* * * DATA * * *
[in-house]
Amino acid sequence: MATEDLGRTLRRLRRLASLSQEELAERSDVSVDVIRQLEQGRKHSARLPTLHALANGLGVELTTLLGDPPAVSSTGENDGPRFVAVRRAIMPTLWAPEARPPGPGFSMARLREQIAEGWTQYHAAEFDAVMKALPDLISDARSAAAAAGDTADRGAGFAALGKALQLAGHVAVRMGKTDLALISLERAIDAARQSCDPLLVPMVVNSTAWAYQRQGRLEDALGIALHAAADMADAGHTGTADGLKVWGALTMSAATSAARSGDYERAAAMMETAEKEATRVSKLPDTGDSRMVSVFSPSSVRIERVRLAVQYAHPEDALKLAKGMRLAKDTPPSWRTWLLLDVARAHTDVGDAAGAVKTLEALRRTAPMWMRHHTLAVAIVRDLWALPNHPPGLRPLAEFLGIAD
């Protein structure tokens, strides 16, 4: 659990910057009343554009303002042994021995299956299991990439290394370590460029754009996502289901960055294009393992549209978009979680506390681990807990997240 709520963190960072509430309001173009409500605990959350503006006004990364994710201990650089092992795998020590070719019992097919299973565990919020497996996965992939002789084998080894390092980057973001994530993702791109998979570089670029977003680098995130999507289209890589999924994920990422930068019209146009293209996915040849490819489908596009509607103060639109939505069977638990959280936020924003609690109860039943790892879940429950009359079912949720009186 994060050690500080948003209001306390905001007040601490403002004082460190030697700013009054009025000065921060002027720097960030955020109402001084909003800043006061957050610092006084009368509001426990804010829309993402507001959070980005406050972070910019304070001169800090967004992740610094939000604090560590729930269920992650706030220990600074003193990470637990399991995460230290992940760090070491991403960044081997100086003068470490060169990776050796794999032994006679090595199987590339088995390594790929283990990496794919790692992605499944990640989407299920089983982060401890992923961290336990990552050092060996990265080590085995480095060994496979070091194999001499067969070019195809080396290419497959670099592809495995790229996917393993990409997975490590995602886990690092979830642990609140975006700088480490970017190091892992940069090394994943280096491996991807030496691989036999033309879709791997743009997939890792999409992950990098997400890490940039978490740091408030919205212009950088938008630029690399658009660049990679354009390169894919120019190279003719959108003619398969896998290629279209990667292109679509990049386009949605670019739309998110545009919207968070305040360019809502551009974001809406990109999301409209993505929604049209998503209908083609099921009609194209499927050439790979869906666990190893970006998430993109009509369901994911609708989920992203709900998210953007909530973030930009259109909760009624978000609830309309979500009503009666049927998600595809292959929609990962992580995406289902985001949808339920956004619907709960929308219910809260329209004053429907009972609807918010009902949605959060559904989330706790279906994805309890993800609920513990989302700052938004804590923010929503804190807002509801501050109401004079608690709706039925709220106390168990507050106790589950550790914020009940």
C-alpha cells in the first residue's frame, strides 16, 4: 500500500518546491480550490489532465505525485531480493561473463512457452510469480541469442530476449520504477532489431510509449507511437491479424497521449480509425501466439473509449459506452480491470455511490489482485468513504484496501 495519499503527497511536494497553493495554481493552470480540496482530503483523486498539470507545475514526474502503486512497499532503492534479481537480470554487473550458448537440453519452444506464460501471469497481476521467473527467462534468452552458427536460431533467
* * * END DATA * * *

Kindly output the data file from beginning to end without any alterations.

[in-house]
Amino acid sequence: MATEDLGRTLRRLRRLASLSQEELAERSDVSVDVIRQLEQGRKHSARLPTLHALANGLGVELTTLLGDPPAVSSTGENDGPRFVAVRRAIMPTLWAPEARPPGPGFSMARLREQIAEGWTQYHAAEFDAVMKALPDLISDARSAAAAAGDTADRGAGFAALGKALQLAGHVAVRMGKTDLALISLERAIDAARQSCDPLLVPMVVNSTAWAYQRQGRLEDALGIALHAAADMADAGHTGTADGLKVWGALTMSAATSAARSGDYERAAAMMETAEKEATRVSKLPDTGDSRMVSVFSPSSVRIERVRLAVQYAHPEDALKLAKGMRLAKDTPPSWRTWLLLDVARAHTDVGDAAGAVKTLEALRRTAPMWMRHHTLAVAIVRDLWALPNHPPGLRPLAEFLGIAD
């Protein structure tokens, strides 16, 4: 659990910057009343554009303002042994021995299956299991990439290394370590460029754009996502289901960055294009393992549209978009979680506390681990807990997240 709520963190960072509430309001173009409500605990959350503006006004990364994710201990650089092992795998020590070719019992097919299973565990919020497996996965992939002789084998080894390092980057973001994530993702791109998979570089670029977003680098995130999507289209890589999924994920990422930068019209146009293209996915040849490819489908596009509607103060639109939505069977638990959280936020924003609690109860039943790892879940429950009359079912949720009186 994060050690500080948003209001306390905001007040601490403002004082460190030697700013009054009025000065921060002027720097960030955020109402001084909003800043006061957050610092006084009368509001426990804010829309993402507001959070980005406050972070910019304070001169800090967004992740610094939000604090560590729930269920992650706030220990600074003193990470637990399991995460230290992940760090070491991403960044081997100086003068470490060169990776050796794999032994006679090595199987590339088995390594790929283990990496794919790692992605499944990640989407299920089983982060401890992923961290336990990552050092060996990265080590085995480095060994496979070091194999001499067969070019195809080396290419497959670099592809495995790229996917393993990409997975490590995602886990690092979830642990609140975006700088480490970017190091892992940069090394994943280096491996991807030496691989036999033309879709791997743009997939890792999409992950990098997400890490940039978490740091408030919205212009950088938008630029690399658009660049990679354009390169894919120019190279003719959108003619398969896998290629279209990667292109679509990049386009949605670019739309998110545009919207968070305040360019809502551009974001809406990109999301409209993505929604049209998503209908083609099921009609194209499927050439790979869906666990190893970006998430993109009509369901994911609708989920992203709900998210953007909530973030930009259109909760009624978000609830309309979500009503009666049927998600595809292959929609990962992580995406289902985001949808339920956004619907709960929308219910809260329209004053429907009972609807918010009902949605959060559904989330706790279906994805309890993800609920513990989302700052938004804590923010929503804190807002509801501050109401004079608690709706039925709220106390168990507050106790589950550790914020009940």
C-alpha cells in the first residue's frame, strides 16, 4: 500500500518546491480550490489532465505525485531480493561473463512457452510469480541469442530476449520504477532489431510509449507511437491479424497521449480509425501466439473509449459506452480491470455511490489482485468513504484496501 495519499503527497511536494497553493495554481493552470480540496482530503483523486498539470507545475514526474502503486512497499532503492534479481537480470554487473550458448537440453519452444506464460501471469497481476521467473527467462534468452552458427536460431533467